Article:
Newly elected presidents like to claim a “mandate”—a wholesale endorsement of their policy platform, conferred by the American people. True mandate elections, however, are rare. Short of a miracle, this election isn’t going to confer one on either President Obama or Republican nominee Mitt Romney.
A true mandate election, political scientists say, isn’t an election in which a president simply wins the popular vote, or even an election in which he or she wins by a wide margin. It’s an election in which the political community— members of Congress, pundits, Washington insiders—all agree that the voters have called for change in a specific direction.
In 2008, Obama won “by a pretty decent margin,” and Republicans reacted by opposing him at every turn, said John Sides, associate professor at George Washington University. “If they didn’t act like he had a mandate then, it’s unlikely that they’re going to change their minds now.”
There are just three elections in recent history that can be considered “mandate” elections, said Professor James A. Stimson of the University of North Carolina: 1964, which swept in President Johnson and the "Great Society"; the "Reagan Revolution" of 1980; and the Republican sweep of 1994. In those cases, the political community reached a consensus that the mood of the electorate had shifted, and acted accordingly. “Ronald Reagan didn’t have control of the House of Representatives in 1981. But nevertheless a Democratic House passed what he wanted to do, because they were afraid of the mandate,” Stimson said.
The kind of election that makes the opposition party docile has one of two factors, Stimson said: “One is an overwhelming sweep of offices up and down the ticket,” the other is “the element of surprise.” If a candidate, or a party, ends up with a big win nobody in Washington had predicted, then the chattering classes are left with only one explanation: The voters have spoken.
A newly elected president and his backers almost always try to create a mandate narrative after a presidential victory. But they’re usually up against an “equally fervent narrative from the other side,” Sides said, that the victory was due to factors other than the candidate’s policies: the economy, their candidate’s personality, or a recent hurricane, for example.
Obama has already argued that his reelection would be a popular endorsement of his deficit-reduction approach. “There’s no doubt that our first order of business is going to be to get our deficits and debt under control,” Obama said on MSNBC’s Morning Joe last week. “ … If I’ve won, then I believe that’s a mandate for doing it in a balanced way.”
Yet the voter who supports Obama isn’t necessarily choosing to reduce the deficit in a balanced way. He may not care about deficit spending at all. Obama and Romney have both described the election as a choice between two visions, but it’s a rare voter who not only has a deep understanding of the policy contrast but also agrees with everything their preferred candidate has proposed.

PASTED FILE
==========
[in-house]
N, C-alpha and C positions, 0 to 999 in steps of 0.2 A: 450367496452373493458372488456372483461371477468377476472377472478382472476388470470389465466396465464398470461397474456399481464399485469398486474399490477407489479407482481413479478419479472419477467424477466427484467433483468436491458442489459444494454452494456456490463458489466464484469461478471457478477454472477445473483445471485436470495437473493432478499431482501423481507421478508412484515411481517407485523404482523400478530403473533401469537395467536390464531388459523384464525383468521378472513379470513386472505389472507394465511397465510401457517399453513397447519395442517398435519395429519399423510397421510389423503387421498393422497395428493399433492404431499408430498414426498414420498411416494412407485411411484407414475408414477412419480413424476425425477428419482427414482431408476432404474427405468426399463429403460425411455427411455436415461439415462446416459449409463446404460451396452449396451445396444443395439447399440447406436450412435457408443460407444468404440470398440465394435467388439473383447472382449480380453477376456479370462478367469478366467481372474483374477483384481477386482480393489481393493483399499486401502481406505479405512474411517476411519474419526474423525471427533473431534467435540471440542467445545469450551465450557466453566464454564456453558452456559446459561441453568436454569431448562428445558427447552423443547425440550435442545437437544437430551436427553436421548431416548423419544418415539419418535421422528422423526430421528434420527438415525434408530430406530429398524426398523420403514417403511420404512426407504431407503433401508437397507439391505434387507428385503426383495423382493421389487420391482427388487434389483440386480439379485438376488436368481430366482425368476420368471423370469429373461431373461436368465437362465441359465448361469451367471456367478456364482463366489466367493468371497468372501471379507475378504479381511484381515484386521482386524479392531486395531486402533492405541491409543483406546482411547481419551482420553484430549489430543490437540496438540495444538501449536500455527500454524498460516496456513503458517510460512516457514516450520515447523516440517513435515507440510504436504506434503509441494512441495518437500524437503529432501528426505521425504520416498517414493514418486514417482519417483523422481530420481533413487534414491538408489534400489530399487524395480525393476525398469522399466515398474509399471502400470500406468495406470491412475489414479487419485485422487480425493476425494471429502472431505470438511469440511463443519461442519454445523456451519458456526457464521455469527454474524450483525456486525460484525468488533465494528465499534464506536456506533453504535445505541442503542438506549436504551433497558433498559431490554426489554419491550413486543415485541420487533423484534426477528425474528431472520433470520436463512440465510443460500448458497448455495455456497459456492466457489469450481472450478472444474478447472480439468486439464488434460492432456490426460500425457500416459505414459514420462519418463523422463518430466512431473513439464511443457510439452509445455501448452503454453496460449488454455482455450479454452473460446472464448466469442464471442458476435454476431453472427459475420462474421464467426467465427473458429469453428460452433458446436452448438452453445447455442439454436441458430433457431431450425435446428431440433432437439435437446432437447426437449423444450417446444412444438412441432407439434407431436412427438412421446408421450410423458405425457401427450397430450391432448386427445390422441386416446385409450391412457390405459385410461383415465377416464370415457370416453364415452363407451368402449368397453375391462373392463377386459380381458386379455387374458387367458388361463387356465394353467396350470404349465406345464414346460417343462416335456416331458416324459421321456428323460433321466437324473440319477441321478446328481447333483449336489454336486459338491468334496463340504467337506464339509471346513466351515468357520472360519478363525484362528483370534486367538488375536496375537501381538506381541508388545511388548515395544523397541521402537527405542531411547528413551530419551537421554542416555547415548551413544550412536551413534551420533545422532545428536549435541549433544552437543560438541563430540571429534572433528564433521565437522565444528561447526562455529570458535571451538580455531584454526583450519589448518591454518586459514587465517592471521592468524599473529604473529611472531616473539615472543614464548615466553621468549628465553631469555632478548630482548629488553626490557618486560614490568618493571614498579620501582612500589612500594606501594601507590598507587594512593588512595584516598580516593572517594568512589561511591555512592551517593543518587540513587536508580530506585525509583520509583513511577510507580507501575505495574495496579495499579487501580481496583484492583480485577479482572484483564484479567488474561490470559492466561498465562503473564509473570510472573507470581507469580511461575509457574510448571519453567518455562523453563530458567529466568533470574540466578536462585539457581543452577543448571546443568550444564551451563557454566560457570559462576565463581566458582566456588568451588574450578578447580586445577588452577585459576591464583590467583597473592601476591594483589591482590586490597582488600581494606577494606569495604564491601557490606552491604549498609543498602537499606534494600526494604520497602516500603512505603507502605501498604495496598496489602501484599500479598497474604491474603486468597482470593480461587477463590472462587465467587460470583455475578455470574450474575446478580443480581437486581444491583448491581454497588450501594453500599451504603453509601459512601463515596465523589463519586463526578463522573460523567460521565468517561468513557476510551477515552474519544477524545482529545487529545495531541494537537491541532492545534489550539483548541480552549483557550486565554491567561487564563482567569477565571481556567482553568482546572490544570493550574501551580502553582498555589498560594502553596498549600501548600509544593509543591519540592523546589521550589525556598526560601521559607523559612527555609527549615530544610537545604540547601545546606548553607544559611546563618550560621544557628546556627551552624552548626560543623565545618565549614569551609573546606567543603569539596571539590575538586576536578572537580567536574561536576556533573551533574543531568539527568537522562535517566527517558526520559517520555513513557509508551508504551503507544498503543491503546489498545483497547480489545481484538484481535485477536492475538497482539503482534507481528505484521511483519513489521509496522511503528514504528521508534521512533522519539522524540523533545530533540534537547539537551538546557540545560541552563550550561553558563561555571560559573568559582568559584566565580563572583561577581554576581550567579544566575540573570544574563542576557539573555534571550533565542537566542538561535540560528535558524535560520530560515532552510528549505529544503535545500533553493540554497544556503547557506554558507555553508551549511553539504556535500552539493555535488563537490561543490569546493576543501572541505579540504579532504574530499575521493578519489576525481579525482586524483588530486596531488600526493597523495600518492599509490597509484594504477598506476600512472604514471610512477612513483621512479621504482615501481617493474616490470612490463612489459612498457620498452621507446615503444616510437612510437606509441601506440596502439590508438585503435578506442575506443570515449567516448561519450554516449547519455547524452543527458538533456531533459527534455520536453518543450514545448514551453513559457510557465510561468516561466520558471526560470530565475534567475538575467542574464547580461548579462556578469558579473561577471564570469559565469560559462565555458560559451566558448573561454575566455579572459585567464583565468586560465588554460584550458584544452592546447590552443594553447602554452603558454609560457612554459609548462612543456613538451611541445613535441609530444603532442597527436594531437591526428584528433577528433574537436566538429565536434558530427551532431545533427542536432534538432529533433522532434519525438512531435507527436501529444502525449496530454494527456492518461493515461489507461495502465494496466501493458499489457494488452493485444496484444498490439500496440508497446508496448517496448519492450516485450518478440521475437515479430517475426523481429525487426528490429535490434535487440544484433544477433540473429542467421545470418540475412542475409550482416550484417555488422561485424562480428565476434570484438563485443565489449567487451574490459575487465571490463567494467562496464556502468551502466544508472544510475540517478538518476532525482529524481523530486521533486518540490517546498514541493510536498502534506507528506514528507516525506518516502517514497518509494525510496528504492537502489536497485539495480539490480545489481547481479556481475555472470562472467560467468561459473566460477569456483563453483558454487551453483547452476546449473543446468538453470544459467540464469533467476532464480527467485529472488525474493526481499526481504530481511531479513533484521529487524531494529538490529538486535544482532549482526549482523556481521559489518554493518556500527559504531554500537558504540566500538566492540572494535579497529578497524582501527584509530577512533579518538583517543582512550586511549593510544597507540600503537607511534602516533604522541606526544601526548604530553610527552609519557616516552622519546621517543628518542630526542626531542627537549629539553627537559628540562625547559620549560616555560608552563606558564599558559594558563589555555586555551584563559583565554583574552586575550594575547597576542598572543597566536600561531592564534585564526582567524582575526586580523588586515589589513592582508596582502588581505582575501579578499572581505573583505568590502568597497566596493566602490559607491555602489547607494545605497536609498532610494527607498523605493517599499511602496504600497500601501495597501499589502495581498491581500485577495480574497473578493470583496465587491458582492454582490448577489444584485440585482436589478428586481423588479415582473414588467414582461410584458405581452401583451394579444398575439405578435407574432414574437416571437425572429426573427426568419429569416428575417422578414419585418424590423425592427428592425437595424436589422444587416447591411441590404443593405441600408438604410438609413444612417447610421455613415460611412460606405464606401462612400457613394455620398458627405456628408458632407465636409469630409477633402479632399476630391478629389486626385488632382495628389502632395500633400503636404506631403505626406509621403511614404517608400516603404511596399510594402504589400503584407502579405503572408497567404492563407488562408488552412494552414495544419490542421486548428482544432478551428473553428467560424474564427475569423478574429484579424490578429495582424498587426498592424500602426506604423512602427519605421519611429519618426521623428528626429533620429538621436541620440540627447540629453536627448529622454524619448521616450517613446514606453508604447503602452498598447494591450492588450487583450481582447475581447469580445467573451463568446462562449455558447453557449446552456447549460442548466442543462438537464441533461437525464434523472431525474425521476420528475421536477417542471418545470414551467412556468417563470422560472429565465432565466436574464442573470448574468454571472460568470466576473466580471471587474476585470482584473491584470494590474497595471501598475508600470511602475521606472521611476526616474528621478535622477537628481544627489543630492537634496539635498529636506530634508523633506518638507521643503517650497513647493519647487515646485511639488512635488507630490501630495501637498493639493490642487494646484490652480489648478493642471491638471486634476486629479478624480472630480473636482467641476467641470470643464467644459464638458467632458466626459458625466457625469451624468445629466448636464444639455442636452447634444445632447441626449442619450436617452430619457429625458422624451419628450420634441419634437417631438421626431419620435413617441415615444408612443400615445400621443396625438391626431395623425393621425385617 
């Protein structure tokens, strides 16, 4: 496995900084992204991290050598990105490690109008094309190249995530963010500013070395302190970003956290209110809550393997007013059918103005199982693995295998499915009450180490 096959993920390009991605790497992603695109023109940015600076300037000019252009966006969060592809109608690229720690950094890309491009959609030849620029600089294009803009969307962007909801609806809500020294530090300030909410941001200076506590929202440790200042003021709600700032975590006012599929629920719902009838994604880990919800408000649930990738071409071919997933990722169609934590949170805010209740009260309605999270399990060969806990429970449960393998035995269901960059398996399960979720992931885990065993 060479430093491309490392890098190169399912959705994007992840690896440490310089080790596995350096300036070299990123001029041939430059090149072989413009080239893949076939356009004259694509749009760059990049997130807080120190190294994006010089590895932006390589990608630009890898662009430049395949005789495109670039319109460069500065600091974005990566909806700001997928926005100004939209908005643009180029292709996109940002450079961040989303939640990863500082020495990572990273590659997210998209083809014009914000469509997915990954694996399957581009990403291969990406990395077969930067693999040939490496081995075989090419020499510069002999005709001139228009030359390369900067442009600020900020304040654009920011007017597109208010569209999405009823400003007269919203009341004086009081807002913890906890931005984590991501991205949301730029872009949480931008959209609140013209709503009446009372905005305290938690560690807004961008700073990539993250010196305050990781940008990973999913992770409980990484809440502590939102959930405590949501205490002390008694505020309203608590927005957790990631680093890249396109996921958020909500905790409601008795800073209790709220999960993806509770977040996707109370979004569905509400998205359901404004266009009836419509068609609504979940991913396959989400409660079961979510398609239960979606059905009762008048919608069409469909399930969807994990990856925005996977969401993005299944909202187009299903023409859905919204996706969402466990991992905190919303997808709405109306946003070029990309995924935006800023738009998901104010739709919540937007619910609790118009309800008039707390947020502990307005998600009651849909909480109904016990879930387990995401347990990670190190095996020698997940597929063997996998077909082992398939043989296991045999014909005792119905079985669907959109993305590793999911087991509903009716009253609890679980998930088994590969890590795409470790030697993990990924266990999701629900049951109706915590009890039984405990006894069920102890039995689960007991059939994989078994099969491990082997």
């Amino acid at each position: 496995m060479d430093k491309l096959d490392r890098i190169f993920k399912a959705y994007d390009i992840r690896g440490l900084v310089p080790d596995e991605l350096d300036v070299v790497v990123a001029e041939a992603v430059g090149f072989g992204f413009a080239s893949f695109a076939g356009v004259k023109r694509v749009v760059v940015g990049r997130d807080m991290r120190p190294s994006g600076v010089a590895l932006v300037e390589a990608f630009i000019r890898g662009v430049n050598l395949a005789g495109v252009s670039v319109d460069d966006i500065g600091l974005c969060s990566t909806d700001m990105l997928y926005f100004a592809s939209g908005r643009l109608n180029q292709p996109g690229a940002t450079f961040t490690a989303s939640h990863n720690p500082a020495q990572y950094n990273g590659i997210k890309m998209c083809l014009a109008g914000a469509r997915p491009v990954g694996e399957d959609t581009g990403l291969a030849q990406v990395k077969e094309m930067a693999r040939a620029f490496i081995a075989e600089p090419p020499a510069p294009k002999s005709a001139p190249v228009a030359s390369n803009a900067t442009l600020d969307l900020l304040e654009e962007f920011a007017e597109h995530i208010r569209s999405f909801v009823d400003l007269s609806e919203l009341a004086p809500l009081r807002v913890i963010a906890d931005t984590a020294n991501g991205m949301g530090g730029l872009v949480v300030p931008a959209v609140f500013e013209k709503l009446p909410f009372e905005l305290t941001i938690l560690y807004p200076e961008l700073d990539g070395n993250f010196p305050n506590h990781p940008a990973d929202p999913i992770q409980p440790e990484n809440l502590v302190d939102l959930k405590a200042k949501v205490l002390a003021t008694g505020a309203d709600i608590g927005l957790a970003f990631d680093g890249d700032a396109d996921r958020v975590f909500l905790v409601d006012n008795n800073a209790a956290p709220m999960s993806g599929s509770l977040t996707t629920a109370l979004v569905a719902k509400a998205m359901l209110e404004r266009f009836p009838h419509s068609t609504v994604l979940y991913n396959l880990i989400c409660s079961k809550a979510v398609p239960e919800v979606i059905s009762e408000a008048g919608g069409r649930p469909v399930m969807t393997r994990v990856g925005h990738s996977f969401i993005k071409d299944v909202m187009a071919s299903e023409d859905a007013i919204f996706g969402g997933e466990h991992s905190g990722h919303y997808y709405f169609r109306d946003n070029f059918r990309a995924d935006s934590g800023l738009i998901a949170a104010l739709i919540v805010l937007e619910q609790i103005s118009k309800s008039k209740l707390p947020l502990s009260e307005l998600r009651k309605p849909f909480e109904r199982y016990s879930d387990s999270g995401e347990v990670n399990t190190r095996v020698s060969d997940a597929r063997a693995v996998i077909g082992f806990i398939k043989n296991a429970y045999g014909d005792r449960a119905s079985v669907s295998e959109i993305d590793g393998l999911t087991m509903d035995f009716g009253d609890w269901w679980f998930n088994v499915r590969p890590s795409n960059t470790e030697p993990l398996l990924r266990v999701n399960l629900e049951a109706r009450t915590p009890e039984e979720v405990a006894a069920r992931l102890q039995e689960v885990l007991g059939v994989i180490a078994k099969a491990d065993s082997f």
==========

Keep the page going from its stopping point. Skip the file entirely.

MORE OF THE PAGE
“What politicians and activists often try to do is say, ‘Well, the electorate has chosen a particular policy direction,’ and I think the evidence for that is nonexistent,” said Gabriel Lenz, assistant professor at the University of California (Berkeley). As most voters follow very little of the policy debate, presidential elections are better understood as referenda: on the state of the economy, or on the incumbent’s performance.
Polls have been so conflicting and contested in the last weeks of the election that it’s possible that either presidential candidate could win by a bigger margin than anticipated. While a big win for either candidate would strengthen his hand, it’s unlikely to fundamentally change the behavior of a divided Congress.
The Republican fantasy scenario—in which the GOP sweeps both chambers and the White House—would turn 2012 into a mandate election. However, a Republican Washington wouldn’t necessarily mean a single-minded Washington; GOP ascendancy could actually strengthen the party’s internal conflicts between social conservatives and libertarians, defense backers and deficit hawks.
Long-shot scenarios aside, here’s what we’re more likely to see: The man who wins the White House on Nov. 6 is expected to do so by a narrow margin. Democrats are expected to hold the Senate, and Republicans are expected to hold the House. That’s not a change election; that’s an election that locks in existing dynamics.
If anything is going to push the parties to agree on policy this year, it won’t be fear of a presidential mandate. It will be fear of a much more tangible threat: the looming package of new-year tax increases and spending cuts known as the fiscal cliff.